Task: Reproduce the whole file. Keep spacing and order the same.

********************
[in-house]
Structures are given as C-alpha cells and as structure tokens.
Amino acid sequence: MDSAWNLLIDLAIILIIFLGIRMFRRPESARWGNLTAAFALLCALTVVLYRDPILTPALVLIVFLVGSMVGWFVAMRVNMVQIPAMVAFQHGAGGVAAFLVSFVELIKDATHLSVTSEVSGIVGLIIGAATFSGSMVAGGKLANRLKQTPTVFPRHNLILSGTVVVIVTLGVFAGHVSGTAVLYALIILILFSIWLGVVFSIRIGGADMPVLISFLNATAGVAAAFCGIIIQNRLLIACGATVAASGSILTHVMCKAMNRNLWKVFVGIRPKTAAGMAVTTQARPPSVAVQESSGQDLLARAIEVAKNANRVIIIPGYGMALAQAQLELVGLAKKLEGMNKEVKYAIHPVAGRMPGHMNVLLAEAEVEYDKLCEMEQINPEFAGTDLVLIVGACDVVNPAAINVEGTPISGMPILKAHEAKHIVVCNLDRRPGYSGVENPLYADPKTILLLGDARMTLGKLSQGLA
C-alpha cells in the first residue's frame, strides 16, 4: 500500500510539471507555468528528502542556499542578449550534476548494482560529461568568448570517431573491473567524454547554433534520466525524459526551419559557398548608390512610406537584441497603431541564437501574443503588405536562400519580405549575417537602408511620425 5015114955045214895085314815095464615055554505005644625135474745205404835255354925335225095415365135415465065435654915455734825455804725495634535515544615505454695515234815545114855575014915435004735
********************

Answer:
[in-house]
Structures are given as C-alpha cells and as structure tokens.
Amino acid sequence: MDSAWNLLIDLAIILIIFLGIRMFRRPESARWGNLTAAFALLCALTVVLYRDPILTPALVLIVFLVGSMVGWFVAMRVNMVQIPAMVAFQHGAGGVAAFLVSFVELIKDATHLSVTSEVSGIVGLIIGAATFSGSMVAGGKLANRLKQTPTVFPRHNLILSGTVVVIVTLGVFAGHVSGTAVLYALIILILFSIWLGVVFSIRIGGADMPVLISFLNATAGVAAAFCGIIIQNRLLIACGATVAASGSILTHVMCKAMNRNLWKVFVGIRPKTAAGMAVTTQARPPSVAVQESSGQDLLARAIEVAKNANRVIIIPGYGMALAQAQLELVGLAKKLEGMNKEVKYAIHPVAGRMPGHMNVLLAEAEVEYDKLCEMEQINPEFAGTDLVLIVGACDVVNPAAINVEGTPISGMPILKAHEAKHIVVCNLDRRPGYSGVENPLYADPKTILLLGDARMTLGKLSQGLA
C-alpha cells in the first residue's frame, strides 16, 4: 500500500510539471507555468528528502542556499542578449550534476548494482560529461568568448570517431573491473567524454547554433534520466525524459526551419559557398548608390512610406537584441497603431541564437501574443503588405536562400519580405549575417537602408511620425 5015114955045214895085314815095464615055554505005644625135474745205404835255354925335225095415365135415465065435654915455734825455804725495634535515544615505454695515234815545114855575014915435004735